Comparison of axial-flow impellers with inclined-blade turbines in a baffled mixer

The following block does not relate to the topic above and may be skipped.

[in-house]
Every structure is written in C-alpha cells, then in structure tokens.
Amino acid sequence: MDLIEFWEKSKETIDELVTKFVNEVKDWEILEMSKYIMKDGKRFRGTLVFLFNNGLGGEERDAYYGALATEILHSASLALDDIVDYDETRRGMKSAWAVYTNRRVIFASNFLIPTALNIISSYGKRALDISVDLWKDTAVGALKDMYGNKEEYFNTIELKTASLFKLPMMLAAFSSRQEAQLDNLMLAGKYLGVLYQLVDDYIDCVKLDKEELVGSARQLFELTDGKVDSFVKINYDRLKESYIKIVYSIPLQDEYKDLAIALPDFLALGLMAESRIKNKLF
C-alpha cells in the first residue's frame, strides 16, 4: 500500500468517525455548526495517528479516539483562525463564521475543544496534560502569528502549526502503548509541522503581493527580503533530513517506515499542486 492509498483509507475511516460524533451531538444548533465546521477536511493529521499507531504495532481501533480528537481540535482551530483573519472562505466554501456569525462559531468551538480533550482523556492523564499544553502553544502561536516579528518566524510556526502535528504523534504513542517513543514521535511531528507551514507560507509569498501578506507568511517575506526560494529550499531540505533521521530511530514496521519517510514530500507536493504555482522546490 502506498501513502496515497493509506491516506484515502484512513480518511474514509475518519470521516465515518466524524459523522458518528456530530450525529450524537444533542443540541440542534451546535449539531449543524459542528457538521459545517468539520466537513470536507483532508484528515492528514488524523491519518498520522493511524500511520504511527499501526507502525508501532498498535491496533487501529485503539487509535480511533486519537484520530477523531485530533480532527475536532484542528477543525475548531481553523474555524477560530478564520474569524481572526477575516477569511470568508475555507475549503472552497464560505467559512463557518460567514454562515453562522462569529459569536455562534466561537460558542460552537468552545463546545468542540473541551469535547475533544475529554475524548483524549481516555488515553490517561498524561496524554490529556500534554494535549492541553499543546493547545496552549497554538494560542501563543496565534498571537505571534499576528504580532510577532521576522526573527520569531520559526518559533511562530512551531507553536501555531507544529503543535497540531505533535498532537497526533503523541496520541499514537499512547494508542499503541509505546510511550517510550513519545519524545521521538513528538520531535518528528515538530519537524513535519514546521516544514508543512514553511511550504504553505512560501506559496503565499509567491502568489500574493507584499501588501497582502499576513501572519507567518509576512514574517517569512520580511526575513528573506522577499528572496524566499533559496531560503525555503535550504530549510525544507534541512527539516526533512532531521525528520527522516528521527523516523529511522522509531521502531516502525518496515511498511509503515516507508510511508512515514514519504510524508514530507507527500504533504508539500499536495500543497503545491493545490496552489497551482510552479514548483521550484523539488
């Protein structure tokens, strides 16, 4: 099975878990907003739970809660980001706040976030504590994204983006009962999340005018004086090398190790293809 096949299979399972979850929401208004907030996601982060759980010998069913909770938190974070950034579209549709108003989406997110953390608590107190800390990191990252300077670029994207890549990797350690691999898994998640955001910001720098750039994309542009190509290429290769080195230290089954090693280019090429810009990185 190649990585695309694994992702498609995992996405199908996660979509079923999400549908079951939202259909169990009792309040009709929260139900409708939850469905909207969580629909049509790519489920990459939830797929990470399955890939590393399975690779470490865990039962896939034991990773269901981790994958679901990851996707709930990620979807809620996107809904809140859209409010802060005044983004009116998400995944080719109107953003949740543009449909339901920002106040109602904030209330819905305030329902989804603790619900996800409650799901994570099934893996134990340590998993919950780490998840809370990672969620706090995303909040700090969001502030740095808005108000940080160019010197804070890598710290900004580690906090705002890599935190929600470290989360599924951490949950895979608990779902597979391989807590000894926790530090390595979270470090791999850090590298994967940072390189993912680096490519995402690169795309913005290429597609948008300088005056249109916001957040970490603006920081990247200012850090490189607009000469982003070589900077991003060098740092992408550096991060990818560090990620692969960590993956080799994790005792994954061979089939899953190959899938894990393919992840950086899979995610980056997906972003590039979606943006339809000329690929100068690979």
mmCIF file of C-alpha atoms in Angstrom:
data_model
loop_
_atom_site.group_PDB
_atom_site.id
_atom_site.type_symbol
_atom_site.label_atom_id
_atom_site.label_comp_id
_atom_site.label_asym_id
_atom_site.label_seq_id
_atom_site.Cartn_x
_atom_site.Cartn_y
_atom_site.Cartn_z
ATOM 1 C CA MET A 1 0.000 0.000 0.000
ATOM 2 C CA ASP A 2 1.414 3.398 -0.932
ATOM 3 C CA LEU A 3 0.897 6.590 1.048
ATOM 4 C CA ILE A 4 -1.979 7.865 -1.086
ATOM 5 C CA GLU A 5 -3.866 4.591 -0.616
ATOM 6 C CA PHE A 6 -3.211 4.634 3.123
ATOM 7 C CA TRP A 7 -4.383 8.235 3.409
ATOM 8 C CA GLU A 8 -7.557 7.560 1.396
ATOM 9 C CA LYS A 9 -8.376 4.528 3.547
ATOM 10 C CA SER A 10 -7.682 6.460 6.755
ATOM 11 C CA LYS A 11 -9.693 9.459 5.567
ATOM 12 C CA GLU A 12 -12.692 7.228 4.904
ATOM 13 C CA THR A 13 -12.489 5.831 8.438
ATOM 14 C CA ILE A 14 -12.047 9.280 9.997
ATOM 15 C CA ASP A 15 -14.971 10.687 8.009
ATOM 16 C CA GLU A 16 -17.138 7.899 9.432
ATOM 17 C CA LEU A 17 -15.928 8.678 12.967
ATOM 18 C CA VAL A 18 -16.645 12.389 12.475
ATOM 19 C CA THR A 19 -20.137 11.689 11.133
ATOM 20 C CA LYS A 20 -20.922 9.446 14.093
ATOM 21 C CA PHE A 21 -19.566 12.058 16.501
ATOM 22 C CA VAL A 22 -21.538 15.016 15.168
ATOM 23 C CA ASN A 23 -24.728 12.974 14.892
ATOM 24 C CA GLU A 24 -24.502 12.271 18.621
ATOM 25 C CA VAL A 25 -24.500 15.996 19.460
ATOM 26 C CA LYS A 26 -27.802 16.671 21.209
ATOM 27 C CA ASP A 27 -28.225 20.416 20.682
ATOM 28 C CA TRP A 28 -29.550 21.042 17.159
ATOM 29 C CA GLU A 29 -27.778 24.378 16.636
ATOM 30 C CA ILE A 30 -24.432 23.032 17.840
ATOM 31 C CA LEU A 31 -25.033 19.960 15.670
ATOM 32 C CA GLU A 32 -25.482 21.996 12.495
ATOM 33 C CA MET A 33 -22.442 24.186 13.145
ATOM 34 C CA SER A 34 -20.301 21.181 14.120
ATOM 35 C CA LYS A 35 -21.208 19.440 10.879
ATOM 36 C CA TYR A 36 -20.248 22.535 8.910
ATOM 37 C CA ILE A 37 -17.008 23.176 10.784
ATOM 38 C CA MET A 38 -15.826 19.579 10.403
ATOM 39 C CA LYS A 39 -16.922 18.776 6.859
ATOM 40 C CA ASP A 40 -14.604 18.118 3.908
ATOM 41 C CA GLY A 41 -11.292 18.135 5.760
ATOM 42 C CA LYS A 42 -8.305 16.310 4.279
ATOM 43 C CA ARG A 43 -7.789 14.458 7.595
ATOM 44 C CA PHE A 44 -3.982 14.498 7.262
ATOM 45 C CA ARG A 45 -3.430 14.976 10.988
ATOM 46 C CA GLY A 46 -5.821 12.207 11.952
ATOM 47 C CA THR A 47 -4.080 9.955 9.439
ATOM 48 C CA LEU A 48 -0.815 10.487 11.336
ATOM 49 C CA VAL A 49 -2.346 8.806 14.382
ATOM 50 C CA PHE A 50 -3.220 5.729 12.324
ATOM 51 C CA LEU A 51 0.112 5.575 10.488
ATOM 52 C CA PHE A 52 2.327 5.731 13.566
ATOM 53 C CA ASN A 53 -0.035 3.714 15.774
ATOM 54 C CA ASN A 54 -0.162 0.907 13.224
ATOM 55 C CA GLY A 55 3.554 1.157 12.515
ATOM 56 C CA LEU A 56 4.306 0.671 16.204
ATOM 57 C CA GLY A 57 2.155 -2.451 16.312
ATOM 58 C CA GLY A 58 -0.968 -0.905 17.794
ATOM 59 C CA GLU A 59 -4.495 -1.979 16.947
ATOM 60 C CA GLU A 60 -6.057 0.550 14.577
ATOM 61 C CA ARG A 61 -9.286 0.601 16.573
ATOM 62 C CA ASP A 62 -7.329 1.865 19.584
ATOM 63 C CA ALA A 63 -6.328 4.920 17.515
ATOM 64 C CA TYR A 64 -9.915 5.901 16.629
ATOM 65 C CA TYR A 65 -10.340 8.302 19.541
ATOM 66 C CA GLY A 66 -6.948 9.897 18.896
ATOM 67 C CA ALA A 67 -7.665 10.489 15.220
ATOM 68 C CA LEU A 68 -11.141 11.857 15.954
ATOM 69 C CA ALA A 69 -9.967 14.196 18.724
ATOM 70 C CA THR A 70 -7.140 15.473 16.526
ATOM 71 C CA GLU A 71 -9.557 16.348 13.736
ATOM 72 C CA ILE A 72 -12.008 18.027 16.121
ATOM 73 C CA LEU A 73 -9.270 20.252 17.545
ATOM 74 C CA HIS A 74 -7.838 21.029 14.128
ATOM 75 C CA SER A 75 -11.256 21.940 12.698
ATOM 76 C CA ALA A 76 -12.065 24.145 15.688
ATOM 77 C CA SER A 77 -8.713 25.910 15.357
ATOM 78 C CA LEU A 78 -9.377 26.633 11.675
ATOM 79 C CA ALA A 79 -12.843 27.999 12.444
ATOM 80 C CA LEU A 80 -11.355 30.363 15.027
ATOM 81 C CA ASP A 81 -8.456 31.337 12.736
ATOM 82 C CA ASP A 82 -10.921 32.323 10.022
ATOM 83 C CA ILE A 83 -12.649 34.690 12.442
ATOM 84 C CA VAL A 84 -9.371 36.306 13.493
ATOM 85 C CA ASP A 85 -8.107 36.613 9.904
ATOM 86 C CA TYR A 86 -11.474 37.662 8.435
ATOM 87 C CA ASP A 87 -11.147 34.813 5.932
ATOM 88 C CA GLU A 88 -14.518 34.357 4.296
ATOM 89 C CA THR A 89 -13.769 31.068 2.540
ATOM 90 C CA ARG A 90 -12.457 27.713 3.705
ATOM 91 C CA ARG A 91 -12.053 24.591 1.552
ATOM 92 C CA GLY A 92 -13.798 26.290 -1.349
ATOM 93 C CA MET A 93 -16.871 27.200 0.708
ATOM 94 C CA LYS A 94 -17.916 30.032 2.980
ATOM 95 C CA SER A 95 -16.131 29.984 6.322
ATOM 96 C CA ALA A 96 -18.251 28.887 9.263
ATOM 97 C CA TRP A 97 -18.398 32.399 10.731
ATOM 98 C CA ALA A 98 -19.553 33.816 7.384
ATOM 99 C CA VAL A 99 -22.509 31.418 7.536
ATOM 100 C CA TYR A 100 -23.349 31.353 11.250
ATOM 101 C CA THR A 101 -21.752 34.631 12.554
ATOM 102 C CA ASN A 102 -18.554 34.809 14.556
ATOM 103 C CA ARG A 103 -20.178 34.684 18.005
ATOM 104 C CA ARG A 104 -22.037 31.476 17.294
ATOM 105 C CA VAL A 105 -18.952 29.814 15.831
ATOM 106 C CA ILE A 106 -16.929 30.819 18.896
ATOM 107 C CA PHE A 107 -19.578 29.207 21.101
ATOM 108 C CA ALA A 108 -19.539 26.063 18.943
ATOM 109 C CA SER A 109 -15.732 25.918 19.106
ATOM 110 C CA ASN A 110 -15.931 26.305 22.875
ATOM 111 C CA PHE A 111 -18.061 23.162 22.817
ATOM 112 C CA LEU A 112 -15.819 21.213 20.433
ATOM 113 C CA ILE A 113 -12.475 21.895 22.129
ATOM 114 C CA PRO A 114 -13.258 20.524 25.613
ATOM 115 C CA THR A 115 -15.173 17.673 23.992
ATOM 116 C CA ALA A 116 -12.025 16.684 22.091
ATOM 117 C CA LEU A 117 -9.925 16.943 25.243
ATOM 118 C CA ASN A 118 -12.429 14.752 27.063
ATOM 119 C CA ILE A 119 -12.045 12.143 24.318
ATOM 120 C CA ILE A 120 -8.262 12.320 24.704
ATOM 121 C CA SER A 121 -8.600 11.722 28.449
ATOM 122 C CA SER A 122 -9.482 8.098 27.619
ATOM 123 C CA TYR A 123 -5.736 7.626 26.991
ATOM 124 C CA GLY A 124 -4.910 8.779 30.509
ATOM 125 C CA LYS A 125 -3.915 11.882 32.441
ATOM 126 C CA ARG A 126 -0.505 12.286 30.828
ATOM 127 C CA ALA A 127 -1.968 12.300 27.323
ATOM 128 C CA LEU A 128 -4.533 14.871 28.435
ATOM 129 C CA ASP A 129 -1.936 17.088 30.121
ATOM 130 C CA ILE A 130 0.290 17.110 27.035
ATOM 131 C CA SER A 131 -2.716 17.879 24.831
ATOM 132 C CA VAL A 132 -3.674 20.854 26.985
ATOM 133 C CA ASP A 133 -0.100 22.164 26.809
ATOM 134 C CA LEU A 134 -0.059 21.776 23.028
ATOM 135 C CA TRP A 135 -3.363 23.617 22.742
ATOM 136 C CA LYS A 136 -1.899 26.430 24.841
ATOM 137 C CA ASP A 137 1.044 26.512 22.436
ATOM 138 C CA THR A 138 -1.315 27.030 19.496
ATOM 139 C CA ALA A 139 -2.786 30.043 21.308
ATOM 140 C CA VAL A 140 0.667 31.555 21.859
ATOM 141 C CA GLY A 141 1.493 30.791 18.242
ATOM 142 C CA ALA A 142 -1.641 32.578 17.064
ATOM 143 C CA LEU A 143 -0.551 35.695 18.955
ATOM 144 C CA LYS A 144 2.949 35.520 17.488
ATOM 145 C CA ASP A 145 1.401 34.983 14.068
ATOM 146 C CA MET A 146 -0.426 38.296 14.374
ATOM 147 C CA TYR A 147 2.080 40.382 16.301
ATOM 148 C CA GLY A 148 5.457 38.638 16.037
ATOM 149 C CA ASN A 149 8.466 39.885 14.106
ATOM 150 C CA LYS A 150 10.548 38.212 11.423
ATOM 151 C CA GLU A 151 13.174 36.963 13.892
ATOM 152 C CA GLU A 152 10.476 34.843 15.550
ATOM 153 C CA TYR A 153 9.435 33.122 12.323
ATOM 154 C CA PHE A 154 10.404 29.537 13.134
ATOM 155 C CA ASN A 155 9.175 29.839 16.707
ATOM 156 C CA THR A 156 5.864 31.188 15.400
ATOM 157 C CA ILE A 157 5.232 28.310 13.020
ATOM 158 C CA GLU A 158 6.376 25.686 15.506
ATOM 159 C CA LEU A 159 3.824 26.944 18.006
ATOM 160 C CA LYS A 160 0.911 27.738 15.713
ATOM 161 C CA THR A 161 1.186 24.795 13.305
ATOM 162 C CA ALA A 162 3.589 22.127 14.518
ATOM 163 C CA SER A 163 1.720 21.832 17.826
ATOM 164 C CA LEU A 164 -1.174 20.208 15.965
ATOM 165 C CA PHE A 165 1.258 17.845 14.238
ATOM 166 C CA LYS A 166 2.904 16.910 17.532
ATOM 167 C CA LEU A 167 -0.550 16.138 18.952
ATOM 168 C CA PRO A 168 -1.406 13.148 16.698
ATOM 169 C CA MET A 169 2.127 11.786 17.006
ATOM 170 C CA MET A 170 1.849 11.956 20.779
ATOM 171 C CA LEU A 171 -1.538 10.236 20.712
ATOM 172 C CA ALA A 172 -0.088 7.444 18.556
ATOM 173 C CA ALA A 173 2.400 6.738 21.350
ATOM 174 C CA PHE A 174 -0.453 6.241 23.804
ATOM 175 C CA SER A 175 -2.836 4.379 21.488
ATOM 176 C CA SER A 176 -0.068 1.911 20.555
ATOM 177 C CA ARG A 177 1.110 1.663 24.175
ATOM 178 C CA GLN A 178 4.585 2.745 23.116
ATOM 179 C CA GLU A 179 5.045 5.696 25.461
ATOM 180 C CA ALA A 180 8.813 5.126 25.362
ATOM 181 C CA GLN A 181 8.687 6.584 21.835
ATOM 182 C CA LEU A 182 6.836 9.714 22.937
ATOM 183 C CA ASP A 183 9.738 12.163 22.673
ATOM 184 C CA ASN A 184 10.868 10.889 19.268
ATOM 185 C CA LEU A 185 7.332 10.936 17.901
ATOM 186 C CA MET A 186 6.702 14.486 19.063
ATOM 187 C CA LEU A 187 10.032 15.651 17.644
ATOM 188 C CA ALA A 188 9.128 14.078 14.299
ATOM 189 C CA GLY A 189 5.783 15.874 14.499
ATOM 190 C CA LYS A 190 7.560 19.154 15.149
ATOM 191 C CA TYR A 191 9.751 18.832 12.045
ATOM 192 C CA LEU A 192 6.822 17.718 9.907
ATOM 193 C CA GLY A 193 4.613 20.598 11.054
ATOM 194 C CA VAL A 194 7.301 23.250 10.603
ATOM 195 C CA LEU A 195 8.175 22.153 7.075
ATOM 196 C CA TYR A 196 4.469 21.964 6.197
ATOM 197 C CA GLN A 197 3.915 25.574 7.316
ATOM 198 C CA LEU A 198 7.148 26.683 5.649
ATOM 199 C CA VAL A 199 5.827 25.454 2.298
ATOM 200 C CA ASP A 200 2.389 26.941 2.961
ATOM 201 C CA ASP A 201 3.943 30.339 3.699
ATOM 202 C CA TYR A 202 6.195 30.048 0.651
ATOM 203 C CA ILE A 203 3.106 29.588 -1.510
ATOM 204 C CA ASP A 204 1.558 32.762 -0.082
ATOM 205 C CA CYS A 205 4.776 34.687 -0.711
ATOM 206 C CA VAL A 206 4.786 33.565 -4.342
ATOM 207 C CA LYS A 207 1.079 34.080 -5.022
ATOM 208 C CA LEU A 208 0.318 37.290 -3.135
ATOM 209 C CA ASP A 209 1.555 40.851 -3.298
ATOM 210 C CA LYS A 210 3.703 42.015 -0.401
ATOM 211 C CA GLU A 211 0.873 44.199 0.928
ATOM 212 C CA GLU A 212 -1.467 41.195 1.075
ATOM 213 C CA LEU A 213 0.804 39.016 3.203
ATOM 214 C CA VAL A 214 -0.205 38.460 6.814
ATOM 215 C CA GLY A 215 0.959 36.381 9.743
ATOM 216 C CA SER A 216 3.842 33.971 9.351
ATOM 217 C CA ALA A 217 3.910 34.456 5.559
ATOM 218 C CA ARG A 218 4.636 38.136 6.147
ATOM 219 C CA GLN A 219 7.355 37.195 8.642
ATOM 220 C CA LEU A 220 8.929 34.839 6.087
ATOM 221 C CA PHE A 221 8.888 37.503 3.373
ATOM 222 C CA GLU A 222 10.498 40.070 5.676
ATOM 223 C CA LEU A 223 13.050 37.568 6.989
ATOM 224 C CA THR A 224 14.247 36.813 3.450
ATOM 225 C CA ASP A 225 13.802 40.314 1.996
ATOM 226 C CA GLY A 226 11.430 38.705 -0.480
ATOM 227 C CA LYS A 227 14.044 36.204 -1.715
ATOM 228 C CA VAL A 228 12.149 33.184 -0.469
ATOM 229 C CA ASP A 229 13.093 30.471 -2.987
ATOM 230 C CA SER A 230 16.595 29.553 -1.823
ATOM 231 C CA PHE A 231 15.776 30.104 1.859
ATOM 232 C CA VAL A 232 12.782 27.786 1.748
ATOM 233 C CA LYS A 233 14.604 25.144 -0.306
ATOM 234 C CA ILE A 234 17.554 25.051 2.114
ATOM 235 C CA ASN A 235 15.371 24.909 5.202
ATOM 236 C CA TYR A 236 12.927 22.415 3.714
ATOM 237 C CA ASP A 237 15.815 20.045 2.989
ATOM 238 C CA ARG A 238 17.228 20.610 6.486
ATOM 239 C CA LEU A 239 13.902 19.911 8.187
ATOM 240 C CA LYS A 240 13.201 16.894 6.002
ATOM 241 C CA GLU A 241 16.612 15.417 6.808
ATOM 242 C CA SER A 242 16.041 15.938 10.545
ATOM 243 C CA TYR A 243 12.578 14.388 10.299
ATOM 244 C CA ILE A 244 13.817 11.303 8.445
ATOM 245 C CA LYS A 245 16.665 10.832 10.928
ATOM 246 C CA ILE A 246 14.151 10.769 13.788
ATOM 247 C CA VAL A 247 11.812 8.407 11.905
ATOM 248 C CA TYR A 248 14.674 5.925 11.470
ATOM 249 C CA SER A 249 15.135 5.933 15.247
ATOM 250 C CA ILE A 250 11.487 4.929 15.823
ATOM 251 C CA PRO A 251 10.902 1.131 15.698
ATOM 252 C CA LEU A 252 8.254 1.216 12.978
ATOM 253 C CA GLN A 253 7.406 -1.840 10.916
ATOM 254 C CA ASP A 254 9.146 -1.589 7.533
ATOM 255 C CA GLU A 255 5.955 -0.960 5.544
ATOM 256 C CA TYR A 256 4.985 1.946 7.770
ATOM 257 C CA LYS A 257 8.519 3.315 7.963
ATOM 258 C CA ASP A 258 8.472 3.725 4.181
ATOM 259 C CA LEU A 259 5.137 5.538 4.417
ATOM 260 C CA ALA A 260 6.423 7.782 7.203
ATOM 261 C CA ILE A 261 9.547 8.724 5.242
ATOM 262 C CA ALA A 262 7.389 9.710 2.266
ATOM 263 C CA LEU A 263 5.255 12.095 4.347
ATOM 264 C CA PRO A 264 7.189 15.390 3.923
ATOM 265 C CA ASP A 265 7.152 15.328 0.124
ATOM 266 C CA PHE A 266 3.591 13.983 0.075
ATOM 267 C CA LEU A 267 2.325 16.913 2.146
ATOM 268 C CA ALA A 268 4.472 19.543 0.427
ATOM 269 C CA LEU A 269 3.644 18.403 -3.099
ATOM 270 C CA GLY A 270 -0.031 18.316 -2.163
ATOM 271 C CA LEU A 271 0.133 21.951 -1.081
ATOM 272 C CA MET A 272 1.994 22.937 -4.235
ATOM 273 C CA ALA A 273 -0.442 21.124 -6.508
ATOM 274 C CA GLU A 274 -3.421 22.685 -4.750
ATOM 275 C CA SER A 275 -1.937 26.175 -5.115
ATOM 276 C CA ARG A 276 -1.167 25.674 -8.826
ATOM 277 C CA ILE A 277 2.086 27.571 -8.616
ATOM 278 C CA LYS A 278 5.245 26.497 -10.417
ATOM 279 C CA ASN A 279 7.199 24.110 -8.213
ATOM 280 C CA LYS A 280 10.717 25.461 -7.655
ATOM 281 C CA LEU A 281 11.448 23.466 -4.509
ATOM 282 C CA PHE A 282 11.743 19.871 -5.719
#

This study was aimed at a comparison of the effectiveness of a new axial-flow type of mixer impeller (the Prochem design) with the traditional inclined-blade turbine. The intended application of the mixers was in carbon-in-pulp plants for the extraction of gold from cyanide-leached pulps. The first part of the project involved water and ion-exchange resin, and measurement of the power drawn by the various sizes of impeller to fully suspend the resin. The rate of reaction between the resin and the solution was measured as a function of the power input to the mixer. In the second part of the project, use was made of activated carbon, silver cyanide solutions, and ore pulps. The rate of absorption of silver from the solutions and pulps was determined, as well as the rate of attrition of the activated carbon caused by the various impellers in clear water. The Prochem design of axial-flow impeller was shown to fully suspend solids at only one-quarter of the power required by an inclined-blade turbine of similar size. These measurements verified the observations of other researchers that the rate of reaction is not affected by the design of impeller provided that all the solids are fully suspended. The Prochem design of impeller therefore achieved the same reaction rate as the conventional turbine at a quarter of the power input. The attrition rates of activated carbon could be correlated, in terms of the energy absorbed, by the same equation for all the impellers. Higher concentrations of activated carbon increased the amount of carbon fines produced.